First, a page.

Articles Posted in Emergency Room Malpractice

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Patients expect that their doctors will take good care of them and do whatever necessary to stabilize or treat their condition. However, one doctor – an orthopedic surgeon – recently was found guilty of medical malpractice when his actions led to his patient becoming a paraplegic; the jury awarded the patient and his wife $2.85 million. A copy of the article regarding the case can be found here.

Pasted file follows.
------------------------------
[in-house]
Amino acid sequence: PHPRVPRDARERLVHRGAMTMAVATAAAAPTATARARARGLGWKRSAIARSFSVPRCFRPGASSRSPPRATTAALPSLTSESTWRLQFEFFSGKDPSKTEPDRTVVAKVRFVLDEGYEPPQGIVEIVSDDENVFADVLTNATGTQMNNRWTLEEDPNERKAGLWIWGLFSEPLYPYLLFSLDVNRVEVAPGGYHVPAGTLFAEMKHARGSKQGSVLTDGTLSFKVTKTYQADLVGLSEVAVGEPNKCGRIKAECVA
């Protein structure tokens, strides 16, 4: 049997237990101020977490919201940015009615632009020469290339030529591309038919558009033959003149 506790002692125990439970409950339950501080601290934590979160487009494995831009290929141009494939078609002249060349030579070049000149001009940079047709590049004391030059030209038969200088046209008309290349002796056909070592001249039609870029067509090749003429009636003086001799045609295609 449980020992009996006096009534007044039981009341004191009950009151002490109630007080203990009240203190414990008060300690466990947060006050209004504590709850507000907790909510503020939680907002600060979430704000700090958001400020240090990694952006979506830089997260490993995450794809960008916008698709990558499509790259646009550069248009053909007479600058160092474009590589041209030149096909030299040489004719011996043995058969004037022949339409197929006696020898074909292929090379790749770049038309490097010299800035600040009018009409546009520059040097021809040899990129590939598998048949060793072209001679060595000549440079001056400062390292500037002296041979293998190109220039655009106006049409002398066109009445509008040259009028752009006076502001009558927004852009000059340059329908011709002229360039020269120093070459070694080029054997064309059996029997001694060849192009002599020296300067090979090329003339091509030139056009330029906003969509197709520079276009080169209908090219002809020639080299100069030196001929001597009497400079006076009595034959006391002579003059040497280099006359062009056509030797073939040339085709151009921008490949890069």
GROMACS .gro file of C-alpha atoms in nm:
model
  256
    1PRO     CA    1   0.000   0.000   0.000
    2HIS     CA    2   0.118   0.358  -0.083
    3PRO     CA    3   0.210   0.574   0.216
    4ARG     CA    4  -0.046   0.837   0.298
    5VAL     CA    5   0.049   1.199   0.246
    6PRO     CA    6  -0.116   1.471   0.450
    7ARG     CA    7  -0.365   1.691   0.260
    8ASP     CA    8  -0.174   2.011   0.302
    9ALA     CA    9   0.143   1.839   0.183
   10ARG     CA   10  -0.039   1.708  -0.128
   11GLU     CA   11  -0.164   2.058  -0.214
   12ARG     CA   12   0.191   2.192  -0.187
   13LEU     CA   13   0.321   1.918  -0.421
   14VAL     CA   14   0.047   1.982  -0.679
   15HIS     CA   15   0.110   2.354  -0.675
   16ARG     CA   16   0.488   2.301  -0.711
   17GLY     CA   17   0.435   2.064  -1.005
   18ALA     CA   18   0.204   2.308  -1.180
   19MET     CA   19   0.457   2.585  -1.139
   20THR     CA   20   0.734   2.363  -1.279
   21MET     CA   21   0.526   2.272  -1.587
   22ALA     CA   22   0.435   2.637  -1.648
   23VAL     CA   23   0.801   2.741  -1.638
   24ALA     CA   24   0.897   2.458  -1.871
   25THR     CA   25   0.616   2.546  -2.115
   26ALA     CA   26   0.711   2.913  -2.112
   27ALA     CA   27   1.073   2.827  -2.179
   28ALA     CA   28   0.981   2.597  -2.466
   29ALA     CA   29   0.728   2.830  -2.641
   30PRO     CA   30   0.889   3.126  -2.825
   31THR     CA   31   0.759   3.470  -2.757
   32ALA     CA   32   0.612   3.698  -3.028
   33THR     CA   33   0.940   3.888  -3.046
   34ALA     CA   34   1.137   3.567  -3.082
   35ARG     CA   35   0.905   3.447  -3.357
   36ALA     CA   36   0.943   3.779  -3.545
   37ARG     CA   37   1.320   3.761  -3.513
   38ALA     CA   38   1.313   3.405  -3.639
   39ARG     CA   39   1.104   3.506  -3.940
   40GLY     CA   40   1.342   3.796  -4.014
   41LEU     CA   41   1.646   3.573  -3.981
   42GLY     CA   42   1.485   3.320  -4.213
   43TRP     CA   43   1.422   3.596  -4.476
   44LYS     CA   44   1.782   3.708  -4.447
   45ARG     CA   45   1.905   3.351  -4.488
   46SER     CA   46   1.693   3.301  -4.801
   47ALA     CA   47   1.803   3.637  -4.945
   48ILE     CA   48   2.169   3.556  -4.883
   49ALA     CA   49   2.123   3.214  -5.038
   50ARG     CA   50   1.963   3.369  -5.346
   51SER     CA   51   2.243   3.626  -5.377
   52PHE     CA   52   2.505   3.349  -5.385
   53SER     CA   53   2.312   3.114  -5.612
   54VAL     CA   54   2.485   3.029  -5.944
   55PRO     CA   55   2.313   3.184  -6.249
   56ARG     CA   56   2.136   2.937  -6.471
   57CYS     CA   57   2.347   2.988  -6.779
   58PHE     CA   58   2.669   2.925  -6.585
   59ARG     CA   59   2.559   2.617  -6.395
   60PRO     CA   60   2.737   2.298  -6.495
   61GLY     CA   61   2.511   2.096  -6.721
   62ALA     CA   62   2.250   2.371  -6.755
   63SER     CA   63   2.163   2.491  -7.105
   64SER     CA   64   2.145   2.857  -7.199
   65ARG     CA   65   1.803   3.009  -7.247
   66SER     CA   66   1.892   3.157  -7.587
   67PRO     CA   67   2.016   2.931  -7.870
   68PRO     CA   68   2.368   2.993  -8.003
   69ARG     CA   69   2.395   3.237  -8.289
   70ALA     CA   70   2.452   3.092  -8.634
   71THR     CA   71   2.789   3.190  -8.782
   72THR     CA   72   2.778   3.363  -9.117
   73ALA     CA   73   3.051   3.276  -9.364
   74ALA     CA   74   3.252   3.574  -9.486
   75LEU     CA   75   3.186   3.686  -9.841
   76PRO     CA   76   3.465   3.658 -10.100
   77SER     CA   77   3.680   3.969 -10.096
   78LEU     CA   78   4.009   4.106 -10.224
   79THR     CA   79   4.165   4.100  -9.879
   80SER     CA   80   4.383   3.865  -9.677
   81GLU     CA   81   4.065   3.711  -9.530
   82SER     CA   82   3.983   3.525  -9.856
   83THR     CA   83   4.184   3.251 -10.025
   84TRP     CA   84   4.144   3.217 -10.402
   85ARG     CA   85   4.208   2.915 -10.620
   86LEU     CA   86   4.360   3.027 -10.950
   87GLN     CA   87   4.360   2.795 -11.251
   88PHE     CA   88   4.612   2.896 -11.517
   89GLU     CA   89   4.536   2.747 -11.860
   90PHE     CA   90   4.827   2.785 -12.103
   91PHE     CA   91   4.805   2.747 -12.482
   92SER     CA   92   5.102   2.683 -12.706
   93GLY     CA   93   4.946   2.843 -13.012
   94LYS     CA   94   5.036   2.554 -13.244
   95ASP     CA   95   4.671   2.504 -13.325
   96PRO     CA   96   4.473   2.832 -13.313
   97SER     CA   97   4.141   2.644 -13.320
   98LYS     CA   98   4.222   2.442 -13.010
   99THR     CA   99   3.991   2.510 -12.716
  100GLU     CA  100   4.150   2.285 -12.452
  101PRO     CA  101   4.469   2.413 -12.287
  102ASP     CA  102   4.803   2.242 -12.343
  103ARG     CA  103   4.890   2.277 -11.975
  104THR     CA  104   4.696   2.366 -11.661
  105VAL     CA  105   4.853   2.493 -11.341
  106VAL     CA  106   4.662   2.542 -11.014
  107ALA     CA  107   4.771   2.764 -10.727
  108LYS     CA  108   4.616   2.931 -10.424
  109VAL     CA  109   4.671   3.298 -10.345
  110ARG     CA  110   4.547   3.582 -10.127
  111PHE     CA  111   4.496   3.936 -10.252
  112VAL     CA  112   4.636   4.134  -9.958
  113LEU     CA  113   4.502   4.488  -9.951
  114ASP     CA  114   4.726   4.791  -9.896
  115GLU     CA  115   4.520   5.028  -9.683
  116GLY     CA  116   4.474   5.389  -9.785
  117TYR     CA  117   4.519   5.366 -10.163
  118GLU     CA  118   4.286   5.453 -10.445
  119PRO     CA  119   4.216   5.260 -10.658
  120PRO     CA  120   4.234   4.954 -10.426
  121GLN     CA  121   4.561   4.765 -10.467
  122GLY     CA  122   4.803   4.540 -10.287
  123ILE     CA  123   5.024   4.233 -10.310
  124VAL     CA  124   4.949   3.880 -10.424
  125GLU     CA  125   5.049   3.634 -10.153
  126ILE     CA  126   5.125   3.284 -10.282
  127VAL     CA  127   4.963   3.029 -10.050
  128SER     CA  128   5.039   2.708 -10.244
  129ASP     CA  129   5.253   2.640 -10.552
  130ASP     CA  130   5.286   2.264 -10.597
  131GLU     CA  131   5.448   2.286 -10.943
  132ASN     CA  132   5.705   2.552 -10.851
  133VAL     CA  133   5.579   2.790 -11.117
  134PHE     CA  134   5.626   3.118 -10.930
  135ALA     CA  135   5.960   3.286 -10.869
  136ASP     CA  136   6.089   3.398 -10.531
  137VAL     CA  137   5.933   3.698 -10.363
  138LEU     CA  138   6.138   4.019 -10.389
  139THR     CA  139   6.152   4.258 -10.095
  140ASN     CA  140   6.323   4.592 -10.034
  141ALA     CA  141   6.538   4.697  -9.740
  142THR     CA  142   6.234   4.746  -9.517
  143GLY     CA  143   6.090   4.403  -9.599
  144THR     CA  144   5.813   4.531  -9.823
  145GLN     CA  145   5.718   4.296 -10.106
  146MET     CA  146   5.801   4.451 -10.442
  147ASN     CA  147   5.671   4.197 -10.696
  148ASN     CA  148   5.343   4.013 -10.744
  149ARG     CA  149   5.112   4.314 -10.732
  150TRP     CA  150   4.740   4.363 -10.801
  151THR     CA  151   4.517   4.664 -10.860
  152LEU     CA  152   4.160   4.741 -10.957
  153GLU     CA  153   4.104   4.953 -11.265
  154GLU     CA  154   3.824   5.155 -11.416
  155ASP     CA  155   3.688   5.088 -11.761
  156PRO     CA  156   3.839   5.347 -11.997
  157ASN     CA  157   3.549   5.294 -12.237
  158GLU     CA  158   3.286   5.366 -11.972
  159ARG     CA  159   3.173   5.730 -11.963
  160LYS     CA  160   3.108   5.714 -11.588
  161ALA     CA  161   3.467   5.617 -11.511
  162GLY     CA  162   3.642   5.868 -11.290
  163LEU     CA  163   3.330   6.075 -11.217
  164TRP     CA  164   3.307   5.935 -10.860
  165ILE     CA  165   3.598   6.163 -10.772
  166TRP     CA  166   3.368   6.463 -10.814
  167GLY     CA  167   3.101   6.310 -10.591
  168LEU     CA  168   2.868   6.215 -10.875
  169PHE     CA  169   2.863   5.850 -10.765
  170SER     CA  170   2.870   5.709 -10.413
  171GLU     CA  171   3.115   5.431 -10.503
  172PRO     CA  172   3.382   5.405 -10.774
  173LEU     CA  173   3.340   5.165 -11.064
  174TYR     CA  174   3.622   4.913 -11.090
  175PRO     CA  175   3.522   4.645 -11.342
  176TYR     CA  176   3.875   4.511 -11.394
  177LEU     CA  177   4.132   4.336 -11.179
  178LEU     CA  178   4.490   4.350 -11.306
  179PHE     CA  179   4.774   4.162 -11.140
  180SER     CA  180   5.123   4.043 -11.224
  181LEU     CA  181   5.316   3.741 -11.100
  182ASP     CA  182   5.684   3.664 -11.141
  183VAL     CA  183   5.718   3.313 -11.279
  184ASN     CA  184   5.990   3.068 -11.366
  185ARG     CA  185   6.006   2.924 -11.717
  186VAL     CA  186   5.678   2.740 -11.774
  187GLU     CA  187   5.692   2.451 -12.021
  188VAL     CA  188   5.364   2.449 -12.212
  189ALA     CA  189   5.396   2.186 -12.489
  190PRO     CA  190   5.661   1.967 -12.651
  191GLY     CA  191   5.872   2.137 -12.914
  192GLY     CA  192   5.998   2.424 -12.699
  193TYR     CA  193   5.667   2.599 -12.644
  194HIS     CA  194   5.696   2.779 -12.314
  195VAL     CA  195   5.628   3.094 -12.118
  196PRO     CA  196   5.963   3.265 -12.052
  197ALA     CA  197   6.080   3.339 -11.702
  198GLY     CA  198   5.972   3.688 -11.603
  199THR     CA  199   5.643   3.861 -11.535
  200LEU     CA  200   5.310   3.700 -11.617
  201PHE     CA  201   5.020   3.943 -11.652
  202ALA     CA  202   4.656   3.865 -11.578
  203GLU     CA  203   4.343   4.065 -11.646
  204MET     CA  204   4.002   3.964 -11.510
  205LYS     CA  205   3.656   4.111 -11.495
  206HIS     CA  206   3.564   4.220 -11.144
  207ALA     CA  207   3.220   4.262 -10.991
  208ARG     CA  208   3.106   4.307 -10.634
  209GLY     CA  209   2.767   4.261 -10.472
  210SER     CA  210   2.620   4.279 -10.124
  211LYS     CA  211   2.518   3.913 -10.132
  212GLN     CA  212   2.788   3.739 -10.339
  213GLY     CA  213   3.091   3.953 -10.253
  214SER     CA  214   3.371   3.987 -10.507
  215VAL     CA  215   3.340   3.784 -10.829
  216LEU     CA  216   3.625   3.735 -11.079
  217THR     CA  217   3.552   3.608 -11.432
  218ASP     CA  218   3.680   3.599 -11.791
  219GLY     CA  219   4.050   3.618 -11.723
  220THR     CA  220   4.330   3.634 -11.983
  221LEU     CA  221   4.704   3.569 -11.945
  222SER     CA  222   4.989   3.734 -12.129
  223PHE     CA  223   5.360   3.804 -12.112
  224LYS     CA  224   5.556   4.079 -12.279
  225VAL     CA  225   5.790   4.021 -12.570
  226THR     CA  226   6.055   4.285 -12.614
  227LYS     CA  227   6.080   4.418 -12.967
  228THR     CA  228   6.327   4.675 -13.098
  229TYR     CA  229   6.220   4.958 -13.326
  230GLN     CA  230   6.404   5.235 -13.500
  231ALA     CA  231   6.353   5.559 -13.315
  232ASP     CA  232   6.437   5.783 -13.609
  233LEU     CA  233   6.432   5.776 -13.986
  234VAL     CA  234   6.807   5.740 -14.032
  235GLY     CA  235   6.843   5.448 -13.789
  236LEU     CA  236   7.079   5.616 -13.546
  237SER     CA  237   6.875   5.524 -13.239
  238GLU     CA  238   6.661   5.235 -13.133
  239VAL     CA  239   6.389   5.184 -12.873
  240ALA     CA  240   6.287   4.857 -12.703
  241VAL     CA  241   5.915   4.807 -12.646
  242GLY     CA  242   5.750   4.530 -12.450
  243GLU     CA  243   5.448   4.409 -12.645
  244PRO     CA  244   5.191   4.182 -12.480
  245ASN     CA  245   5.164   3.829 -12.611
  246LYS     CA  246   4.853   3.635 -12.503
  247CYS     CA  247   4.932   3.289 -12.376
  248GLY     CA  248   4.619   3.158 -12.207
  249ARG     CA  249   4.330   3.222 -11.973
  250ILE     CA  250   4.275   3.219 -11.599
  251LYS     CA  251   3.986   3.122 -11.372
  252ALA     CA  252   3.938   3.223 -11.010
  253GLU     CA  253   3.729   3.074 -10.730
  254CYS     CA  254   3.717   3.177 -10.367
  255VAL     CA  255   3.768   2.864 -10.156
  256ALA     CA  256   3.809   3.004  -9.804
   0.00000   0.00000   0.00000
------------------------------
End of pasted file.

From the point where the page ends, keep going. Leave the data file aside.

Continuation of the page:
The patient presented to the emergency room in the spring of 2004 after he suffered numerous and severe injuries in an automobile accident. While being prepped for surgery to stop the bleeding in his forearm, the treating orthopedic surgeon ordered a CT scan of the patient’s knee, which he also injured in the accident. According to the trial testimony, when the physician ordered the CT scan, the patient’s blood pressure was at a dangerously low level. The CT scan caused a nearly 30-minute delay in the patient’s surgery. During this delay, the patient went into cardiac arrest and respiratory arrest. Although two physicians nearby – an emergency room doctor and an anesthesiologist – fortunately resuscitated the patient, the delay and resulting injuries led to the death of a portion of his spinal cord, also known as a spinal cord stroke. Tragically, he suffered permanent paralysis from just above the waist down.